Officials in Afghanistan's northeastern province of Takhar believe the Taliban was responsible for the suspected poisoning this week of more than 140 schoolgirls and their female teachers.
The incident on April 17 has rekindled concerns about the safety of girls trying to receive an education in Afghanistan, with foreign forces preparing to leave the country by the end of 2014.
Human-rights advocates say the international community must ensure that access to education for girls in Afghanistan is not sacrificed as security is handed over to Afghan forces or as a result of any political settlement between Afghan President Hamid Karzai's government and insurgents.
Hafizullah Safi, the head of Takhar Province's health department, says investigators "strongly suspect" a water-supply tank at the Rostaq district's school for girls was poisoned by Taliban militants.
Safi says both the water supply itself and blood from hospitalized girls are being tested as part of an ongoing investigation by Afghan authorities.
"Their health condition is good now. They now only are showing signs of dizziness, fatigue, and exhaustion," Safi says. "The results of our investigation are not yet known. It has not been confirmed whether they were really poisoned or they were affected by hysterics after seeing, in their words, a man close to the water tank -- and fainted as a result.
"Perhaps that man did nothing and they fell ill due to a physiological effect," Safi continues. "We've taken blood samples of five girls, as well as samples of the water, and sent them along to Kabul to make clear whether it was poisoning or just a psychological condition."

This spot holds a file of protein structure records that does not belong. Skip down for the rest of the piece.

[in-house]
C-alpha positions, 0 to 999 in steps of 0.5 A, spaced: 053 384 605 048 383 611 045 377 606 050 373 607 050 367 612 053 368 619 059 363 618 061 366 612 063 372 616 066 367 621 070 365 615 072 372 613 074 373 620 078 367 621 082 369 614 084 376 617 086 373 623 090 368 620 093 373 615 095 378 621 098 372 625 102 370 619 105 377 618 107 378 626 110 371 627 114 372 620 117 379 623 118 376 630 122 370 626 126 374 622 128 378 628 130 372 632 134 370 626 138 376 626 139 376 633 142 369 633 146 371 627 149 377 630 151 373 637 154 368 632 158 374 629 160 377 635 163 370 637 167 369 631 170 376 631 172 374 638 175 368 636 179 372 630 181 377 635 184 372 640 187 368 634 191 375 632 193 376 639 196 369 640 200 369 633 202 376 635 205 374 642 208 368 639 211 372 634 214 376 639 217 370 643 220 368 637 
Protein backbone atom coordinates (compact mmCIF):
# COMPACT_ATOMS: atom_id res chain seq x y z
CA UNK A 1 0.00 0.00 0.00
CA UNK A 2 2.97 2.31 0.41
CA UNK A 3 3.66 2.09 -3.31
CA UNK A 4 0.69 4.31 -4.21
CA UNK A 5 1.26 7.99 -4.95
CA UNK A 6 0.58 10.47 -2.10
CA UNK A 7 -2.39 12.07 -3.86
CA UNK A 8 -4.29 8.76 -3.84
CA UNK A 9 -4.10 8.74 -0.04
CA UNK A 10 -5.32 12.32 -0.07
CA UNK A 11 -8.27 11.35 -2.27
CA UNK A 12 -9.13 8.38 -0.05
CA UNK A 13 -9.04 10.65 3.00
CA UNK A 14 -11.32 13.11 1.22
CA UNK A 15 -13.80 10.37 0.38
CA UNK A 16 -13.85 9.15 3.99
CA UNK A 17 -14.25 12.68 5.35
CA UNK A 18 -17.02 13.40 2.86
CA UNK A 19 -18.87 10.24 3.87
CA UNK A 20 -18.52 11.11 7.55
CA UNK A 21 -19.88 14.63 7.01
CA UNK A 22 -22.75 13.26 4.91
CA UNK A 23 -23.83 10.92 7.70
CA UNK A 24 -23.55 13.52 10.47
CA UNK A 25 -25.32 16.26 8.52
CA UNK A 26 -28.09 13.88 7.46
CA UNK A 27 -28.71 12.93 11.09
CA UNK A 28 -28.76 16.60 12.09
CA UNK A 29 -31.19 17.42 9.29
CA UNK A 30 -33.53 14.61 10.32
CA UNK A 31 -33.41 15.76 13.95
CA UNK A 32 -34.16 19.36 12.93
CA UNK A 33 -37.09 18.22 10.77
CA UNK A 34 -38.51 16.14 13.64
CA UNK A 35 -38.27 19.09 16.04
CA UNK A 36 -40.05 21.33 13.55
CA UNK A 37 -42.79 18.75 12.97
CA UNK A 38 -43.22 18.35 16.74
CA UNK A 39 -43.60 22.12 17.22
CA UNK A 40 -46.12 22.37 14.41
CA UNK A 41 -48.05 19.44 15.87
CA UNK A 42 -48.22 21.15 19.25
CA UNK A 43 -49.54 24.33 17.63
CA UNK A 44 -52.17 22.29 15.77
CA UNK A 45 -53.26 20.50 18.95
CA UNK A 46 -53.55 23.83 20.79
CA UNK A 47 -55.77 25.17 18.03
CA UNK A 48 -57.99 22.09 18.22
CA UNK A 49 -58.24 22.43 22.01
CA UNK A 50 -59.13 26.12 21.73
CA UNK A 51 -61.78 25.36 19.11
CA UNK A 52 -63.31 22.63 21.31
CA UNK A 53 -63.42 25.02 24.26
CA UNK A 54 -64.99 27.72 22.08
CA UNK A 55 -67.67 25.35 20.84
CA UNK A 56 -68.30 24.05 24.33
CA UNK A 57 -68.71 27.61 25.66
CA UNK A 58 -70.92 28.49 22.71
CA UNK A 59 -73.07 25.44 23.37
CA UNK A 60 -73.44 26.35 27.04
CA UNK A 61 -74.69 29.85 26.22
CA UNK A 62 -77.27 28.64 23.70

Tawhidi says the parents of the sick schoolgirls are insisting on sending their daughters back to continue their education.
Listed In Stable Condition
Most of the hospitalized girls and teachers reportedly had been drinking from the school's water tank before becoming ill with symptoms that included severe nausea, headaches, and dizziness. But some reportedly fell ill only after seeing signs of sickness among the others.
About 40 girls were treated and released on April 17 while about 100 others -- including adult female teachers -- were kept at the hospital for observation.
By midday on April 18, Safi said 15 girls remained hospitalized with ongoing symptoms of poisoning. They were listed in stable condition.
The Taliban has not claimed responsibility for the incident. But Faizullah Tawhidi, a spokesman for the provincial governor of Takhar, said confirmation of poisoning would support investigators' suspicions of Taliban involvement because of the militia's opposition to schooling for girls.
"Of course, if it's proven that the water was poisoned or materials were mixed with it in order to damage the health of the girls, it is clear that it has been done by the enemies of Afghanistan, by those who do not want the children of the country to continue with their studies," Tawhidi says.
The Taliban has claimed responsibility for few incidents of violence in Takhar Province compared to other parts of Afghanistan. Tawhidi says, however, that Taliban militants appear to have infiltrated the province in recent years.
"Some secret networks of the Taliban are active [in the province]," he says, "and it is clear that they are trying to damage the society by resorting to different methods."
When in power in Kabul from 1996 to 2001, the Taliban regime banned education for girls. Taliban fighters have continued to target girls schools in the areas they control since then, resorting to rocket and mortar attacks, arson, poison, and even throwing acid in the faces of young girls. Taliban militants also have beheaded teachers who taught girls.
Afghan Education Ministry officials have confirmed there were at least 17 poison-gas attacks on girls schools in Afghanistan in 2010 -- including six attacks in Kabul -- that were thought to have been carried out by the Taliban or their sympathizers.
Skeptics downplayed many of those incidents, saying the wave of reported gas attacks was likely the result of mass hysteria. But doctors who treated victims said the use of poison was apparent and that such attacks have happened many times in Afghanistan.
In 2009, five Afghan girls briefly slipped into comas and nearly 100 other pupils needed treatment after an alleged gas attack against their school. Taliban sympathizers also were blamed for that incident.